Brazilian Federal and Regional Taxes

IPI, ICMS, ISS, PIS and COFINS: know more about the Brazilian taxes and how they affect oil and gas transactions

Federal taxes

Federal Value-Added Tax on Industrialized Goods (IPI) 

IPI is paid by manufacturers at the time of sale, either to another manufacturer who will continue the manufacturing process, or to the retailer or final customer. The subsequent manufacturer is allowed credit against its IPI debits, equal to the IPI paid by its suppliers (input/output mechanism). IPI is also levied in the import of goods. Credits may be carried forward to future monthly calculations.

Generally, the IPI calculation basis is the value of the transaction carried out by the taxpayer. IPI calculation basis regarding import transactions corresponds to the value of the goods added of insurance and freight (CIF) plus customs duties (II).

IPI rates vary according to the nature of goods. Basic supplies typically enjoy a zero rate whereas non-essential goods usually have a higher IPI rate, according to the product’s specific code in the Harmonized Tariff Schedule- HTS.

Goods exported from Brazil are exempt from IPI and the corresponding credits accrued can be kept and used to offset other federal taxes.

Furthermore, the sale of crude oil and its derivatives are not subject to IPI taxation.

Social Contribution on Gross Revenues (PIS and COFINS)

PIS and COFINS are federal taxes charged on gross revenues earned by a legal entity and are due on a monthly basis.

The “non-cumulative” regime for the calculation of PIS and COFINS contributions is the standard method of calculation, in which some credits are allowed (calculated upon inputs). Under this regimen, the applicable rates are, respectively, 1.65% and 7.60%.

Federal Decree # 8,426/2015 reintroduced the tax rates of 0.65% for PIS and 4% for COFINS due upon financial revenues for companies subject to the non-cumulative calculation method of such contributions, except for exchange variation.

On the non-cumulative system, the taxpayer is allowed to offset the amount due with specific credits, applying the same rates (1.65% and 7.6%), on expenses related to (non-exhaustive list):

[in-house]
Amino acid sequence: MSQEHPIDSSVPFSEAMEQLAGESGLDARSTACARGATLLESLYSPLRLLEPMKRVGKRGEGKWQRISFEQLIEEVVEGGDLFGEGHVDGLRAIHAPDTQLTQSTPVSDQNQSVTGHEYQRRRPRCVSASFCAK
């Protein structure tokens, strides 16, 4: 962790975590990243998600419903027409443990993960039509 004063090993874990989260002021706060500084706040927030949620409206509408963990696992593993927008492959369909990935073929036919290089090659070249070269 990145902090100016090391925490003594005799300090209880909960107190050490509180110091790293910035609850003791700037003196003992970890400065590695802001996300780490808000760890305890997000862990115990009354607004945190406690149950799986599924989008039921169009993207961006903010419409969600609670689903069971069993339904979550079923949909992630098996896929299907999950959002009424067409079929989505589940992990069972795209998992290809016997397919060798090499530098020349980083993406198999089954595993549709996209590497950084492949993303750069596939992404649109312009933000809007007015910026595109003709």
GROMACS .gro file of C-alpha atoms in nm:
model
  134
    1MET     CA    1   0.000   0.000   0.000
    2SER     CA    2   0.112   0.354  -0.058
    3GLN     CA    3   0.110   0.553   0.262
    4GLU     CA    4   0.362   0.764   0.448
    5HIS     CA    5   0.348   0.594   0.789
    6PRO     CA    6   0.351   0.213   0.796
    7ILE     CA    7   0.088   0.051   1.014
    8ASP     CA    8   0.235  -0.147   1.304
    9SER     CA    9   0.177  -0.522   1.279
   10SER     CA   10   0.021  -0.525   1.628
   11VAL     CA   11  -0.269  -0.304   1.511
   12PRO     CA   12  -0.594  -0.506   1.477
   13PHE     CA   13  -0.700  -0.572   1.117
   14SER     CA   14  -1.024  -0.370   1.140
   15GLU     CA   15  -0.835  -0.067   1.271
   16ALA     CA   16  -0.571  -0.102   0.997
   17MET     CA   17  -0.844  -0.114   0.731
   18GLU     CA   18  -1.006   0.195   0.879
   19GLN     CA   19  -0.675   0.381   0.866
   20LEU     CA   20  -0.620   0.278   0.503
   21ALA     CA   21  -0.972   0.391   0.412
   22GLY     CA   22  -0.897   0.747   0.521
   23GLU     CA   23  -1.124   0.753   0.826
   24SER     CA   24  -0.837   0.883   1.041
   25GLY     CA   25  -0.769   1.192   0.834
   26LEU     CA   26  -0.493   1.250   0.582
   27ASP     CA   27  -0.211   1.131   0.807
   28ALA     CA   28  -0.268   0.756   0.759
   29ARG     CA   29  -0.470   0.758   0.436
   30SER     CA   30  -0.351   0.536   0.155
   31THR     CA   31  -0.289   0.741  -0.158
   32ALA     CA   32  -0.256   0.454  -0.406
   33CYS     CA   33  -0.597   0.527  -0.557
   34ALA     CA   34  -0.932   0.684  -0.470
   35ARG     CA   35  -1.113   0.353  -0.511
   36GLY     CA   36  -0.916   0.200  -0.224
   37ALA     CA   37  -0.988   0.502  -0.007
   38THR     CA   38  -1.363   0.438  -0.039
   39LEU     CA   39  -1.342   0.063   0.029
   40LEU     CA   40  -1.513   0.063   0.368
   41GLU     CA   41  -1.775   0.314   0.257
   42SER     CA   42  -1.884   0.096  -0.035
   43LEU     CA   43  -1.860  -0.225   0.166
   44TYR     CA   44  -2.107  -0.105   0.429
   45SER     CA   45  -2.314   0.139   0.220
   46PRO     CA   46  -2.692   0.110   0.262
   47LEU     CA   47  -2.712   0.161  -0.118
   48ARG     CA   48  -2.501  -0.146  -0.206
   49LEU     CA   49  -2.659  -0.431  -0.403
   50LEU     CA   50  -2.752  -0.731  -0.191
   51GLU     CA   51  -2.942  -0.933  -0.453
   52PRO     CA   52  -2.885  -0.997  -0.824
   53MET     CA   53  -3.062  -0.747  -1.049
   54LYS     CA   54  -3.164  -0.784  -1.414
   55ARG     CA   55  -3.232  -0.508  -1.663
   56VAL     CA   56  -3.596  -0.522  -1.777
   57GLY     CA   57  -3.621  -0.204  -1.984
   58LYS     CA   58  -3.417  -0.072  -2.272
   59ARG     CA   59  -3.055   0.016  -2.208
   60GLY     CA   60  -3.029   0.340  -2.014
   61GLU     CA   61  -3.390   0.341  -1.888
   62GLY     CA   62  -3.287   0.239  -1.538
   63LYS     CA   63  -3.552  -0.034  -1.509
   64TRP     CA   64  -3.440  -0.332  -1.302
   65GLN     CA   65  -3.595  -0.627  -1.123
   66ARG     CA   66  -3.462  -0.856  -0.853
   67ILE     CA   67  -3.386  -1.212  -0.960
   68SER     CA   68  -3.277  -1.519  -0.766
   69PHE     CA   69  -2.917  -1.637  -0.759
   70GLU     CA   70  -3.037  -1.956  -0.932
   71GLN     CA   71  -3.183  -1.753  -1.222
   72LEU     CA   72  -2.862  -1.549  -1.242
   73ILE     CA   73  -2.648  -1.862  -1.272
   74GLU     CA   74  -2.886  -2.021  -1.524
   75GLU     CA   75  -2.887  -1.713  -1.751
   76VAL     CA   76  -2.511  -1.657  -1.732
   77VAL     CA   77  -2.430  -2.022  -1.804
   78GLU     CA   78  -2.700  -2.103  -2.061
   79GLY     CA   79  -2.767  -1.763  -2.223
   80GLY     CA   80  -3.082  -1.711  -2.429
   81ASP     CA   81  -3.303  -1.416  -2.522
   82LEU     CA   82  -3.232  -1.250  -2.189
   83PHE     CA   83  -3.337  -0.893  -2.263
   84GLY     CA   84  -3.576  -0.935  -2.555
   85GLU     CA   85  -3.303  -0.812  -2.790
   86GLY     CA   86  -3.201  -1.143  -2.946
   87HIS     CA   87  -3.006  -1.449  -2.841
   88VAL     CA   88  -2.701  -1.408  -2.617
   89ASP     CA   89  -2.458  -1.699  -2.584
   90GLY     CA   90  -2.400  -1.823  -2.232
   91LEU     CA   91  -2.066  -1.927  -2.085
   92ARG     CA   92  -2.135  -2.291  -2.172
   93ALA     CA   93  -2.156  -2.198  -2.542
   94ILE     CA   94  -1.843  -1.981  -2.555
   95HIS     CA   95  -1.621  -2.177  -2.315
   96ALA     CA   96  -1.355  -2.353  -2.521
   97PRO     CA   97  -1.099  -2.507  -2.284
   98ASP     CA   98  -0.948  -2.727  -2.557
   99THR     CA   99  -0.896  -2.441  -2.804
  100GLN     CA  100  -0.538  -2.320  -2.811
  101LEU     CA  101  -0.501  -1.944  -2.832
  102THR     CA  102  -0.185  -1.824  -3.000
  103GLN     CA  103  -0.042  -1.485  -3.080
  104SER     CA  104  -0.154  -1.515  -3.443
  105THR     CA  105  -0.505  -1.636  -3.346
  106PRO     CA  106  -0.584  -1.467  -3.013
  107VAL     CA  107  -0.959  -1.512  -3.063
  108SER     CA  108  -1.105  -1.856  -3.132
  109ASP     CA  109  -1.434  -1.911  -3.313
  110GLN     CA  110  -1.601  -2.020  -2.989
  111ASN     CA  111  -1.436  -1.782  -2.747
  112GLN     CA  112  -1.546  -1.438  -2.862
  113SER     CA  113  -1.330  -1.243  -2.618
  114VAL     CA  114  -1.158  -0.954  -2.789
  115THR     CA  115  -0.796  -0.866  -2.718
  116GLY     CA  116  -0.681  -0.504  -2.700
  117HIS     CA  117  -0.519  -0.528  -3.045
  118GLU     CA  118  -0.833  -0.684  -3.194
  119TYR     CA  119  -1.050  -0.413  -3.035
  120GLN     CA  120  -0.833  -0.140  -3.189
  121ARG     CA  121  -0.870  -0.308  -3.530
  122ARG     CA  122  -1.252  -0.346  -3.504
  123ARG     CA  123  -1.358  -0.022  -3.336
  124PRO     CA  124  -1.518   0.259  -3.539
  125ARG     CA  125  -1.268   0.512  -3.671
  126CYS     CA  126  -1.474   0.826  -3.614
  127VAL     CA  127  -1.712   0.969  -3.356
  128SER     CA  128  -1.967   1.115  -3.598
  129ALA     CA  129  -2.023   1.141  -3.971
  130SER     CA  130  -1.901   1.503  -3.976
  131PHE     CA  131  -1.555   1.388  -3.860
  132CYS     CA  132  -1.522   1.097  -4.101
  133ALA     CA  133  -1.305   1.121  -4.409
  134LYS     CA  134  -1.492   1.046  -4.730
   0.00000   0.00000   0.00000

• Goods acquired for resale;
  • Goods and services used as an input in the rendering of services and to produce other goods for sale, including fuel and lubricants;
  • Real state machines and equipment, rental expenses paid to another legal entity, used in the company activities;
  • Expenses related to commercial leasing transactions;
  • Depreciation of machines, equipment and other assets incorporated to the fixed assets, acquired to be used for production of goods for sale, or to render services;
  • Depreciation of buildings and improvements on its own property or on third parties properties, used in the company activities;
  • Storage of goods and freight due on sales transactions, when the burden is supported by the seller;
  • Electricity consumed in establishments of the company.

On the other hand, companies that have elected the estimated profit method for CIT purposes are subject to the “cumulative” PIS and COFINS regime at the rates of 0.65% and 3% respectively, whereby no credits are allowed. 


Goods imported into Brazil will be subject to PIS and COFINS-Importation. Provided certain conditions are met, input credits are allowed.

The standard PIS and COFINS combined rate levied on the import of goods is 11.75% (2.1% PIS and 9.65% COFINS). Specific items are subject to exemptions or different PIS/COFINS-importation rates.

Input credits are allowed on such increased rates. PIS and COFINS levied on import of services remain at a combined rate of 11.75%.

As a rule, PIS and COFINS due on the importation of goods must be paid on the date of registration of the Import Declaration. PIS and COFINS due on the importation of services must be paid on the date of payment or remittance abroad.

Services rendered by foreign entities to Brazilian companies are also subject to the PIS and COFINS-Importation at combined rates of 9.65%. 

The calculation basis of the PIS/COFINS-Importation due upon import of services comprises the amount paid, credited, delivered, utilized or remitted abroad, including the amount charged as Withholding Tax (IRRF), Municipal Tax on Services (ISS), and the PIS/COFINS Importation themselves (gross-up method).

State taxes

State tax on goods circulation (ICMS)

ICMS is levied by the Brazilian States on the circulation of merchandise, on rendering of interstate and intermunicipal transportation services and on communications services. In general, ICMS calculation basis is the value of the transaction or service carried out by the taxpayer.

It is a non-cumulative tax and its calculation involves a VAT type-system, whereby, as a rule, the taxpayer is allowed to offset input ICMS against output ICMS. Remaining ICMS credits may be carried forward to future monthly calculations.

Specific ICMS rules apply to goods for consumption, which do not give rise to ICMS credits, and purchase of assets, which allows an ICMS credit “amortization” in 48 months against debits due in each period.